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I Have The Right To Resources

How to Talk to Your Child About the Risk of Sexual Assault

Talking about the risk of sexual assault with your child often means first talking about the opposite: healthy relationships. No matter the age of your child, be sure to regularly express to them that you want them to have healthy, safe relationships. This post talks more about how to do this.

Gift suggestions for holidays 2022

Give gifts of support, encouragement, and love this holiday season with our suggestions.

I Have The Right To Training

I Have The Right To curates curricula and training in partnership with middle and high school educators, administrators, and parents, all with the goal of creating an ecosystem of respect and support for students and survivors of sexual assault. 

Top 10 Recommendations for Schools Looking to Address the Problem

Preventing sexual assault is a big goal. And yet, with these actions your school will be that much closer to preventing cases of sexual assault and responding fairly when they do happen.

I Have The Right To’s Recommended Reading

Non-Fiction, Sexual Assault

Sexual Justice, Alexandra Brodsky

Catch and Kill, Ronan Farrow

Consent on Campus: A Manifesto, Donna Freitas

Questions to Ask Any School about Sexual Assault

Sexual assault of young people is a chronic and traumatic health issue affecting students across class, race, gender, and ability.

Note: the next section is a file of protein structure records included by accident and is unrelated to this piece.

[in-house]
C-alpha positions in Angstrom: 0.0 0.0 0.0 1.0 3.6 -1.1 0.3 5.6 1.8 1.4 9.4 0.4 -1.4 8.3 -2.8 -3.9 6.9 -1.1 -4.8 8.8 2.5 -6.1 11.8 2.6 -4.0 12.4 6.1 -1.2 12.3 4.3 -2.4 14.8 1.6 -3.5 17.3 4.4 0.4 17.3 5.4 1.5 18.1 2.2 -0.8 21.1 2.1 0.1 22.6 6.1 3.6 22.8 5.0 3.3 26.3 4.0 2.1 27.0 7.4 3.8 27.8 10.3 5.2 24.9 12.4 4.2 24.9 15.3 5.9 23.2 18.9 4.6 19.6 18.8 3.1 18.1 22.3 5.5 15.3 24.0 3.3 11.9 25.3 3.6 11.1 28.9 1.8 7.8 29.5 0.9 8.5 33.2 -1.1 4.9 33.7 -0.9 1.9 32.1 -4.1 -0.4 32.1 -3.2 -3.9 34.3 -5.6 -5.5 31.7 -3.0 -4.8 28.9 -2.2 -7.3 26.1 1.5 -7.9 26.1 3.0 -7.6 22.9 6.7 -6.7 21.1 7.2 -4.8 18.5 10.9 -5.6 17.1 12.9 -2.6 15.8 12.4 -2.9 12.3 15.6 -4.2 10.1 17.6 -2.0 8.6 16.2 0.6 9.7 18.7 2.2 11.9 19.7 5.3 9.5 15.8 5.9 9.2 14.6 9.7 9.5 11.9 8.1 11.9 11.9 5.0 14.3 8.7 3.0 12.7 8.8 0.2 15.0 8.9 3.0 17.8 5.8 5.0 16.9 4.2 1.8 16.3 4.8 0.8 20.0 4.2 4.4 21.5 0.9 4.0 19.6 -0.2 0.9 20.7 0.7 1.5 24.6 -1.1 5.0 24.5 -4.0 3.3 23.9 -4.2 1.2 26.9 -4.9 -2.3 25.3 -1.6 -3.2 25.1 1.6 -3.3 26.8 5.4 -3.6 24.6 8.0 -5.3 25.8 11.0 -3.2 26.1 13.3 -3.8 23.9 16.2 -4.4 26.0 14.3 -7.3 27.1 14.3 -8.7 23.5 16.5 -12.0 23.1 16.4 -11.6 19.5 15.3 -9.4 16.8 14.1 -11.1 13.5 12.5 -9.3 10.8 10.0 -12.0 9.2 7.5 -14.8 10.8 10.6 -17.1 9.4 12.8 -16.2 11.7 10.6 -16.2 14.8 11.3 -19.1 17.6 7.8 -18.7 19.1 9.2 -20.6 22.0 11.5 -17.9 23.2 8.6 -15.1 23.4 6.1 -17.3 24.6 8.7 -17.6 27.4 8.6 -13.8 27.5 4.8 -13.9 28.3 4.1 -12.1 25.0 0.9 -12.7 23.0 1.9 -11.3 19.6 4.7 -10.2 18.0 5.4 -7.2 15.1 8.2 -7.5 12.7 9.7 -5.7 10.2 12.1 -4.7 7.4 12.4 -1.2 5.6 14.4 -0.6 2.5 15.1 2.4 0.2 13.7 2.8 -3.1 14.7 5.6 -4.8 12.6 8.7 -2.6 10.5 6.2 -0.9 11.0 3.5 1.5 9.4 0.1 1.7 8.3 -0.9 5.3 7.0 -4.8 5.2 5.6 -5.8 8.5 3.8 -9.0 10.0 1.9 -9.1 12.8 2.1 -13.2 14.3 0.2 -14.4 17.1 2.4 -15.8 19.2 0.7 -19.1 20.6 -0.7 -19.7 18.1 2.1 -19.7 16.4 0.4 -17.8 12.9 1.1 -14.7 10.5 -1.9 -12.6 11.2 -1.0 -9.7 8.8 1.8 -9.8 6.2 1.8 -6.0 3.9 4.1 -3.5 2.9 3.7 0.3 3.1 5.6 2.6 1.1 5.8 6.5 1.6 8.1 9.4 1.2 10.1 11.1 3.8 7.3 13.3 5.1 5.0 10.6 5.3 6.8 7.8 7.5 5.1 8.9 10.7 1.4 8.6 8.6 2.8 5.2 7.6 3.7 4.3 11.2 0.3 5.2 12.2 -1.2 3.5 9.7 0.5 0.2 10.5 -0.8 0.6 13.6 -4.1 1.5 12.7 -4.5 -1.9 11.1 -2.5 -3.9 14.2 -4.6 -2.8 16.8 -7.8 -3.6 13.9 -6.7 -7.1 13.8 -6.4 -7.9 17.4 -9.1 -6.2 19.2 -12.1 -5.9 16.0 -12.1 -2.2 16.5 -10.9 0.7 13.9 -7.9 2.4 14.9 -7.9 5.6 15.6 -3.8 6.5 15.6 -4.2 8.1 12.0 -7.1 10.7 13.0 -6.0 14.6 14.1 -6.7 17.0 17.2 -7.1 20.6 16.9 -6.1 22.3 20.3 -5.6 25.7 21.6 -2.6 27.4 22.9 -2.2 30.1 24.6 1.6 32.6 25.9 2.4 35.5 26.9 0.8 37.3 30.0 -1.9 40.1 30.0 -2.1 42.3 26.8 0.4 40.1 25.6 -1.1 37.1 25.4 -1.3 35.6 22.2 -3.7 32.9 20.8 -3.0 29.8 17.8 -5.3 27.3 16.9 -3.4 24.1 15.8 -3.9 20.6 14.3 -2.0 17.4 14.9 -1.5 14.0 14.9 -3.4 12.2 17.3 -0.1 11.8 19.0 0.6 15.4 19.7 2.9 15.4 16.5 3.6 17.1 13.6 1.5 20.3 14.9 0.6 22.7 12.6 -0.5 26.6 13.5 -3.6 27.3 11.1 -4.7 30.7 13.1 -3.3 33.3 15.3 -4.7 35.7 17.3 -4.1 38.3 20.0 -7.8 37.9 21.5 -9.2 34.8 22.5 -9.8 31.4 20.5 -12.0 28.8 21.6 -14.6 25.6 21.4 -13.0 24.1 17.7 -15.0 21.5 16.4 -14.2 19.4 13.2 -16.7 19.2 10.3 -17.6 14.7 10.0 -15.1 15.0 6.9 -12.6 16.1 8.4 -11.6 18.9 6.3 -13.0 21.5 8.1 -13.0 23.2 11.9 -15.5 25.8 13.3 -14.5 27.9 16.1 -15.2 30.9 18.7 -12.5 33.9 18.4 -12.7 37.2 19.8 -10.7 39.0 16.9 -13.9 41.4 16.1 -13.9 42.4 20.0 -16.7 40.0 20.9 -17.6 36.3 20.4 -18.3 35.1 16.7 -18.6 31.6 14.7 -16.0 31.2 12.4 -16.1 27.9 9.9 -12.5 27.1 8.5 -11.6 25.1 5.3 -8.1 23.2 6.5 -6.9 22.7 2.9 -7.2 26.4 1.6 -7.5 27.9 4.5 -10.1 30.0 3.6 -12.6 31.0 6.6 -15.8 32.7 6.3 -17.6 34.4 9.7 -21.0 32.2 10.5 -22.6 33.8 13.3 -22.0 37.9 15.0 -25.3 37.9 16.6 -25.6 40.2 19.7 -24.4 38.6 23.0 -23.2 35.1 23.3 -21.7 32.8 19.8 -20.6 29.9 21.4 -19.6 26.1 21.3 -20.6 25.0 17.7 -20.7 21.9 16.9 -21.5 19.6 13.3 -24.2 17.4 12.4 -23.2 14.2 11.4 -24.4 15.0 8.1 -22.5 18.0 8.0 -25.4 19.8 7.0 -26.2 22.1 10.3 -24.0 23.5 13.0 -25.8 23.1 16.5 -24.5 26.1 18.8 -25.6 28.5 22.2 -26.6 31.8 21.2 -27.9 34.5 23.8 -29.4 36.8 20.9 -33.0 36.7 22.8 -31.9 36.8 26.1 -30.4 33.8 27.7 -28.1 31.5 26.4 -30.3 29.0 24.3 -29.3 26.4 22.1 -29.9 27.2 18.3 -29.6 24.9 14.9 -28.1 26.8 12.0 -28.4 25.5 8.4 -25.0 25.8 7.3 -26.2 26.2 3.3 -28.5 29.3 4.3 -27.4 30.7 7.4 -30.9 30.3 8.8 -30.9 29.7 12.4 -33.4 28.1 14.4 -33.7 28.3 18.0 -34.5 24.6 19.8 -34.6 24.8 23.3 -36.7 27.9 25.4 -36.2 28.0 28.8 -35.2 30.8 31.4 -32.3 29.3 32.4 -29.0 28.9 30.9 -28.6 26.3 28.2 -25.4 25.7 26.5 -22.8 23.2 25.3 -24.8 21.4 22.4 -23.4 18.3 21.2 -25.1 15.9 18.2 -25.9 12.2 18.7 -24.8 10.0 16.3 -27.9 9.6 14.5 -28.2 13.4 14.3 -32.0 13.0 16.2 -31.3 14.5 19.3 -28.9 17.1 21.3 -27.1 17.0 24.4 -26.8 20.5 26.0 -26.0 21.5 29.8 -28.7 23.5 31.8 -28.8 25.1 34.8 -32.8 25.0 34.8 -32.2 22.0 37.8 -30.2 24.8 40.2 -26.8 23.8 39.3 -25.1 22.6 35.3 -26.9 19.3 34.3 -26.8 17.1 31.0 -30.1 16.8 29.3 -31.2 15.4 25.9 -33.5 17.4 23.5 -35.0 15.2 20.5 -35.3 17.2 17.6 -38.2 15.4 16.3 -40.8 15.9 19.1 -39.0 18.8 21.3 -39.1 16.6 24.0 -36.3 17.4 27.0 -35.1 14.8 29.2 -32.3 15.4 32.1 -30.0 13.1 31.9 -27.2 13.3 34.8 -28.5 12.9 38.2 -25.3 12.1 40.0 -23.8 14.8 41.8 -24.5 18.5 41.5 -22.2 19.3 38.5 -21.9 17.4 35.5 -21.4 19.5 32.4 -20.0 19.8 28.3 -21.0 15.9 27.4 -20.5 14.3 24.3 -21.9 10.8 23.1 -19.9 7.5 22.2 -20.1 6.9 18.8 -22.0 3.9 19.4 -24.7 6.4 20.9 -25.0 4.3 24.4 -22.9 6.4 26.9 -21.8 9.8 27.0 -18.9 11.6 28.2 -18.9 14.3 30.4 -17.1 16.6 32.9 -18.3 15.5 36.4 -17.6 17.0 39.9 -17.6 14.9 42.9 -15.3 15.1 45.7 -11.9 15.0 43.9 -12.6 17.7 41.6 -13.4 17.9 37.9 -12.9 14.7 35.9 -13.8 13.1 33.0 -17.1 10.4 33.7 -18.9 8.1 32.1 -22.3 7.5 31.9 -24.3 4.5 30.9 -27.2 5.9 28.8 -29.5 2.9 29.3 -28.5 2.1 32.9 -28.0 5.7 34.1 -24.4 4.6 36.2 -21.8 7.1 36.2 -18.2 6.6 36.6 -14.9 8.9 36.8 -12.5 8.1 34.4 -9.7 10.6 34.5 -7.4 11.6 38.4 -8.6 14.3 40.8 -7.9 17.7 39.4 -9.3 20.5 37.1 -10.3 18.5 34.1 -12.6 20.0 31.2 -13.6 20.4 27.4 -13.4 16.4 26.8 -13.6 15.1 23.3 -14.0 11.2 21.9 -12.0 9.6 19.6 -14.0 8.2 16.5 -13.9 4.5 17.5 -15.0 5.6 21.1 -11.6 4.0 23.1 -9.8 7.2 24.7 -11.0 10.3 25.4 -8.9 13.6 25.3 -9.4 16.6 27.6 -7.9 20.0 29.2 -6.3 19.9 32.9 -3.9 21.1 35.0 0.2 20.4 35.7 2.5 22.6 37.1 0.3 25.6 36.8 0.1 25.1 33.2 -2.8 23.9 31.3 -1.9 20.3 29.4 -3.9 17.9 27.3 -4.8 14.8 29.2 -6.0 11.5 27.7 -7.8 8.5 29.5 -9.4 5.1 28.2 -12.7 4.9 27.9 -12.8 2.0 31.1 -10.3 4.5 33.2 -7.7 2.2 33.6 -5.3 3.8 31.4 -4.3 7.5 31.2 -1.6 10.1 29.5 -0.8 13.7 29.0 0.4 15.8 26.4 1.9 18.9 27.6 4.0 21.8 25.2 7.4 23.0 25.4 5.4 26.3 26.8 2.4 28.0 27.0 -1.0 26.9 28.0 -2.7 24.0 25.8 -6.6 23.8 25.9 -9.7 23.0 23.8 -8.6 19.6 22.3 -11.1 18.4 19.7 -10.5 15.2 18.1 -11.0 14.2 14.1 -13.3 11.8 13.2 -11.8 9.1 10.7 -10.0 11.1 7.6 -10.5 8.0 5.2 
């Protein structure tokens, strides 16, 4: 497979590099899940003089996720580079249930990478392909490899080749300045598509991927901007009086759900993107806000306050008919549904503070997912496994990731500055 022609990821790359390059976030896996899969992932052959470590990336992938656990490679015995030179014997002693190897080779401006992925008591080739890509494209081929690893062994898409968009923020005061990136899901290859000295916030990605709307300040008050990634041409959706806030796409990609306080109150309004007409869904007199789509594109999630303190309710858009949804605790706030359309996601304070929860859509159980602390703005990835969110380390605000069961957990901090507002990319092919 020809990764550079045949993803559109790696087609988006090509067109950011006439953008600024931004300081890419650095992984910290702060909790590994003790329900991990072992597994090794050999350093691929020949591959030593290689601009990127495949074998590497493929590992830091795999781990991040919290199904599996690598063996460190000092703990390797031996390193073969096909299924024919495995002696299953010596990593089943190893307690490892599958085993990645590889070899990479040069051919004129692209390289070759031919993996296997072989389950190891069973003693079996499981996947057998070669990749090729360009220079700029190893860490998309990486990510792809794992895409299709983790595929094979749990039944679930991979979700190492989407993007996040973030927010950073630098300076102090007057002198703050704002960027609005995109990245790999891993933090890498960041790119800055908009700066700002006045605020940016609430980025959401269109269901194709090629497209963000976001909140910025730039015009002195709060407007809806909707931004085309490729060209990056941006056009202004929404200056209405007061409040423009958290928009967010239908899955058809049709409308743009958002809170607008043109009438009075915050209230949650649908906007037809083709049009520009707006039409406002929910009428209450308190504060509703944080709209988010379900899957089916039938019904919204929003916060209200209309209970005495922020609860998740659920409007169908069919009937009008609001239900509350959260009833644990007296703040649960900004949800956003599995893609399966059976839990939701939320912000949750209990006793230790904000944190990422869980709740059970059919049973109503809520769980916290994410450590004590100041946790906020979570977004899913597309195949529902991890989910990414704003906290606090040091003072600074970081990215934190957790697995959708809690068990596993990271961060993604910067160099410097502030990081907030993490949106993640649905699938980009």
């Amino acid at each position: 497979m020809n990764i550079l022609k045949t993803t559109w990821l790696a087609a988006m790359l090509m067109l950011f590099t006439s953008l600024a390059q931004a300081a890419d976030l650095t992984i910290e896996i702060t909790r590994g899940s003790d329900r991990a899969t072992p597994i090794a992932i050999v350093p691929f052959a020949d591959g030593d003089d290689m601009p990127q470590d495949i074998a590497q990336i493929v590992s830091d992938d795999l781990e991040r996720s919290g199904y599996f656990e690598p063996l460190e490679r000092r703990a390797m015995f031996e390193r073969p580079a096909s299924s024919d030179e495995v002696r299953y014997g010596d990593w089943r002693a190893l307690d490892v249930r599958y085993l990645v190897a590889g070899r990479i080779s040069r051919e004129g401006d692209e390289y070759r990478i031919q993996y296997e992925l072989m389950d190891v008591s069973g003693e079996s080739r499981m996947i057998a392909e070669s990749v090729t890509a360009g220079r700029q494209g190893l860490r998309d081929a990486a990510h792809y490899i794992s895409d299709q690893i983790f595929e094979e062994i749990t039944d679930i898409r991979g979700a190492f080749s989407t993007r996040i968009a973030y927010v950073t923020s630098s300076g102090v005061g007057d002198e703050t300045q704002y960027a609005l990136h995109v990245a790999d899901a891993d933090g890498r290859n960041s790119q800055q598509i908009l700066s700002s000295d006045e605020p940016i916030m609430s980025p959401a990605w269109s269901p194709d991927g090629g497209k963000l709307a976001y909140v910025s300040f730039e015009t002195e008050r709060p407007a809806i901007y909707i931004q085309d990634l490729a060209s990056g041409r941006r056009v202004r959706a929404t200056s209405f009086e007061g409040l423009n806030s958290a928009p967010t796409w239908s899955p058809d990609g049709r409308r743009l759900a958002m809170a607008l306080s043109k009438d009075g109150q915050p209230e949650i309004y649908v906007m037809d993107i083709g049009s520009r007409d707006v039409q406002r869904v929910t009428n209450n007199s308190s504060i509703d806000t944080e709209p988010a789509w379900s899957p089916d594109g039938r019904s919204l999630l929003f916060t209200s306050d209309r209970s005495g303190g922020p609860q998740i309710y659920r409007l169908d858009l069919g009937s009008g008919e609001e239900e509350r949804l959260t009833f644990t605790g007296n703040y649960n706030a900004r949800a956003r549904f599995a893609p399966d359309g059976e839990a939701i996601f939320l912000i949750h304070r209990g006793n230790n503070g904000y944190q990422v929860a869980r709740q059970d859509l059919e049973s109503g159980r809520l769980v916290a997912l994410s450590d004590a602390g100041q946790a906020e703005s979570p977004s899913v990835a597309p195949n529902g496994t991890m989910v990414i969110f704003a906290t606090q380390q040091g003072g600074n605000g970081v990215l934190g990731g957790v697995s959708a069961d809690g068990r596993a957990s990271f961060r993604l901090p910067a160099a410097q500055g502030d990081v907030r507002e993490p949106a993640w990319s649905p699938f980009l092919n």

Supporting Your Child Survivor Following a Disclosure of Sexual Assault

You may have just received the call that every parent dreads. You have every right to your feelings of grief, anger, and fear, AND it is now time to show up for your child in a way you’ve never needed to before. You can do this. Here is how.

Discussion Guide


I Have the Right To: A High School Survivor’s Story of Sexual Assault, Justice, and Hope

By Chessy Prout and Jenn Abelson

Supporting a Friend Who is a Survivor

Whether a sexual assault happened recently or many years ago, it can affect many aspects of a survivor’s life. A sexual assault can change how a survivor feels about themselves and about their relationships with friends, family, and intimate partners. 

How to Bring I Have The Right To to Your School

Whether you are a student or parent, engaging I Have The Right To at your (or your child’s) school is a tangible action you can take against sexual assault in schools. Here is how to do so.

Are you a secondary survivor of sexual assault?

Learn more about how to take care of yourself. Download Rewriting Justice created by the As One Project.

Get involved

Get involved in the #ihavetherightto movement. Find ways to take a stand against sexual assault and build an environment of respect and support in your school and community.

Learn how

Learn how #ihavetherightto is helping to make respect and support the foundation of every school. Become a part of our growing online community making change in the real world.

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